Back in the 90’s, all the “cool” kids were using the word “diss”. To “diss” someone meant to talk down or negatively to someone for something they did, wore or said.
“Diss,” was actually just a shortened word for things like disrespect, disregard, dismiss, etc. As I read our Scripture this morning, all these things flooded to my mind about Esau.
“When Esau was forty years old, he took as his wives Judith daughter of Beeri the Hethite, and Basemath daughter of Elon the Hethite. They made life bitter for Isaac and Rebekah.” Genesis 26:34-35
Tucked away at the end of the chapter, you almost pass over these two Scriptures where Esau has chosen two wives.
This is usually a joyous occasion for the family, but it says his actions grieved Isaac and Rebekah.
For one, he married not just one woman, but two. And secondly, he chose to marry women who were not of Abraham’s lineage.
Remember how important it was for Abraham to find a wife for Isaac who was kin to them? To marry someone of a foreign nation invited in all of their heathen beliefs and customs. Because there is no doubt about it, Basemath and Judith did not worship Yahweh.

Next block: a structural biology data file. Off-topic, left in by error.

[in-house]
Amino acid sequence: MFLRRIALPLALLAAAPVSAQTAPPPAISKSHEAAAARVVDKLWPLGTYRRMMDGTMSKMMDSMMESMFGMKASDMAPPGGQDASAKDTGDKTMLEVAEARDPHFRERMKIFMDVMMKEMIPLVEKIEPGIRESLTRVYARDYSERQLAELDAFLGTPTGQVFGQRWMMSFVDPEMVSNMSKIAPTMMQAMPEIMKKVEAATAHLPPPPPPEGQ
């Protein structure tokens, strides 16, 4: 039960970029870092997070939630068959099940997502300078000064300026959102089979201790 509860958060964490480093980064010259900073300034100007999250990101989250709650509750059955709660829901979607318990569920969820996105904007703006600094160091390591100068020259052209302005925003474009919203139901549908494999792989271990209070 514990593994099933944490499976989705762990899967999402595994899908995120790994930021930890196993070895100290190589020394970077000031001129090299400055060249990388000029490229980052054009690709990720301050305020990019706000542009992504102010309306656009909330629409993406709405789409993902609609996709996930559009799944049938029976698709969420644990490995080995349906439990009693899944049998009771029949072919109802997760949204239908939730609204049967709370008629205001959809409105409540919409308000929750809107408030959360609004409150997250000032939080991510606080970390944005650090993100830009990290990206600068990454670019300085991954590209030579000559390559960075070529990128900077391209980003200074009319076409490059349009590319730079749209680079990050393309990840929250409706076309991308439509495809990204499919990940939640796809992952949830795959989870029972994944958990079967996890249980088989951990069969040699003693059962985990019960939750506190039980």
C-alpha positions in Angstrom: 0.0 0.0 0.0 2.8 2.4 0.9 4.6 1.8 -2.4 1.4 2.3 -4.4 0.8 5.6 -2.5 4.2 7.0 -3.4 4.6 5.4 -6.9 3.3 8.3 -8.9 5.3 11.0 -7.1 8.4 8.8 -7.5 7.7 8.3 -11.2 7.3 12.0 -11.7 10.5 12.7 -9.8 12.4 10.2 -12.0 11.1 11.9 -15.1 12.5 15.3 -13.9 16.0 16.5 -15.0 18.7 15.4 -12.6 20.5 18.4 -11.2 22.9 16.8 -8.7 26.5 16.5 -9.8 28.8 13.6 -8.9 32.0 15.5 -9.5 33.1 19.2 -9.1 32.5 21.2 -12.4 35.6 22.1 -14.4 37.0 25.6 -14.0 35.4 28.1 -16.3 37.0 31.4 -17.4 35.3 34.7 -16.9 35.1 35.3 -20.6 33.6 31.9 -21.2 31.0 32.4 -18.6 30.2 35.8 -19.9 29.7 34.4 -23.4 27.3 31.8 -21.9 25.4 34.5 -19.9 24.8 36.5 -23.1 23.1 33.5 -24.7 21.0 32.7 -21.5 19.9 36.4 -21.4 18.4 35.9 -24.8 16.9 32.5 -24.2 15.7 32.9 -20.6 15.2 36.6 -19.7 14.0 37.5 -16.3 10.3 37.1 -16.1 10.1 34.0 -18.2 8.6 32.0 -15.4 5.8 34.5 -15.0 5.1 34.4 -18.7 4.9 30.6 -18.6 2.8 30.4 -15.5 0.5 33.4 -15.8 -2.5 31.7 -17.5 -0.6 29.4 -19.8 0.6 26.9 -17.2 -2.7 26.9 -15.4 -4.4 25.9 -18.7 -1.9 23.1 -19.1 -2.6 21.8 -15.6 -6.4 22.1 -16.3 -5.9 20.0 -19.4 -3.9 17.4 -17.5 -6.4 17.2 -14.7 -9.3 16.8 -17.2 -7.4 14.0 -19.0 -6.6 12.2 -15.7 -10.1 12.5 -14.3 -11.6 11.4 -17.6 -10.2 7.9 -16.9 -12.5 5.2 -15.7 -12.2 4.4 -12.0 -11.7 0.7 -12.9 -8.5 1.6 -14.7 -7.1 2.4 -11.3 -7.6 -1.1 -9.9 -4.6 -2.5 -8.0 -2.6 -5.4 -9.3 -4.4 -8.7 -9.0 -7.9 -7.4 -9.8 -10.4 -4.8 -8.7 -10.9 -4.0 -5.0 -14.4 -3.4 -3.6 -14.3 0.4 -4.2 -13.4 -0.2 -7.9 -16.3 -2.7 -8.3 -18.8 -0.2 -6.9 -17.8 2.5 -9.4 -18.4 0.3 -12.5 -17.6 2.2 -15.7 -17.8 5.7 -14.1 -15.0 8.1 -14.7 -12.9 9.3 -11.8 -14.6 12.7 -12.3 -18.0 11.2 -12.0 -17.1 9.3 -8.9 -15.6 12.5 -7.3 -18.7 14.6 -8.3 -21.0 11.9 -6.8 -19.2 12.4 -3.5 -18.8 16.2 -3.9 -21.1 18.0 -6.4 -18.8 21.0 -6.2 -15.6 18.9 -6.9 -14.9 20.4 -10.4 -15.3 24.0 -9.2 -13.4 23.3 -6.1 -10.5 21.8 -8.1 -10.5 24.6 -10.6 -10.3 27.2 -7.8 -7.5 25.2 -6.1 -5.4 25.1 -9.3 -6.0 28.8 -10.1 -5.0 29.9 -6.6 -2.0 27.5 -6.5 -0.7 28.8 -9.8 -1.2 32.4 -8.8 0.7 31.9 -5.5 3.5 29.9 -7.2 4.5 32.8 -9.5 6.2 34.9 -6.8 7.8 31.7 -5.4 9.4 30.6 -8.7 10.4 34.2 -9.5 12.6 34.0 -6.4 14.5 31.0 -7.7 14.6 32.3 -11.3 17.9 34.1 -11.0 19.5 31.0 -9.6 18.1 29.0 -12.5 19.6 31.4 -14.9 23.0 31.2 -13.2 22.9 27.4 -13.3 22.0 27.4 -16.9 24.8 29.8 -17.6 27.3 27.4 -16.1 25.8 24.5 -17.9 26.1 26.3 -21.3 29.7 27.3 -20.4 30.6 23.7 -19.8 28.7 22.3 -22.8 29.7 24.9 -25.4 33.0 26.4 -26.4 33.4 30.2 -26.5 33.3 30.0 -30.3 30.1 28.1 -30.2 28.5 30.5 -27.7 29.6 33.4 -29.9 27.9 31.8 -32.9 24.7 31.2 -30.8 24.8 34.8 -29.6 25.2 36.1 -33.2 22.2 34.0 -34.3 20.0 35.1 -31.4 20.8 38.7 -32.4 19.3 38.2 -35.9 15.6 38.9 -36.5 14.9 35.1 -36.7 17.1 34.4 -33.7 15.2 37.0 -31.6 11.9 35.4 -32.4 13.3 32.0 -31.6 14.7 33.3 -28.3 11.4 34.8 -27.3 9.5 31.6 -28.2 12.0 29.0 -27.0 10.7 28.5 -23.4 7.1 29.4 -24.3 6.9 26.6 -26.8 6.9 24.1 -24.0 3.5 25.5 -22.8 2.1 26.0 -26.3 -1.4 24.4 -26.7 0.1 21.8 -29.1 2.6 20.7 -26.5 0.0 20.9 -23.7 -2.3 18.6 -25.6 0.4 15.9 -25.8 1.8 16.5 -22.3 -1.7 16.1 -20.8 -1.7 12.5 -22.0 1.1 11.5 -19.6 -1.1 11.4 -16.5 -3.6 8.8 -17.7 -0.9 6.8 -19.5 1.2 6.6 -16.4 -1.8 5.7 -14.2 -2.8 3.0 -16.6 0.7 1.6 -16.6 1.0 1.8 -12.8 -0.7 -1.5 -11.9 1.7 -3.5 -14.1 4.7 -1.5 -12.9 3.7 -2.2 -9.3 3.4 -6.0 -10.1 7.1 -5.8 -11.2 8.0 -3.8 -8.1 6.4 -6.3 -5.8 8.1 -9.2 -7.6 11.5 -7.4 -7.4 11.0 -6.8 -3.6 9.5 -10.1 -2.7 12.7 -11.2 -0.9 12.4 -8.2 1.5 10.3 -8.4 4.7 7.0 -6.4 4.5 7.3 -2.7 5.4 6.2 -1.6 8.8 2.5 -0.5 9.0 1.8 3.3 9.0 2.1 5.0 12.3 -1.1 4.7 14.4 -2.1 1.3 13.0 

This is just another example that reveals Esau’s character and how he had always been about pleasing himself, without a care or concern how it might affect the future.
Previously, he sold his birthright to Jacob, his brother, for a bowl of stew! And here, he’s married two Hittite women.
His decisions show us three things about Esau:
1. Disrespect for his birthright.
His birthright was to be the leader of the family. For temporary satisfaction and immediate gratification, he gave that up to his brother. Jacob knew what the birthright entailed, and this showed that Esau disrespected the honor as well as his father.
2. Disregard for their heritage.
Esau knew he was supposed to marry inside the family.
He knew he should only have one wife.
But he disregarded all of it for his selfishness. He did what he wanted, without caring about the consequences.
3. Disobedience towards his parents.
He made the decision to marry these women, probably without discussing it with his parents. And if he did, he still did it anyway.
It was a source of grief that built a barrier between them. He caused strife between him and the people who loved him the most because he wanted to marry who he wanted, not who his parents would approve of.
When we make decisions, we should consider the cost.
We should seek out wise counsel for their help.
And we should always follow what God intends. If our decisions don’t line up with Scriptures, the consequences will come.
We should stop “dissing” God for our own desires.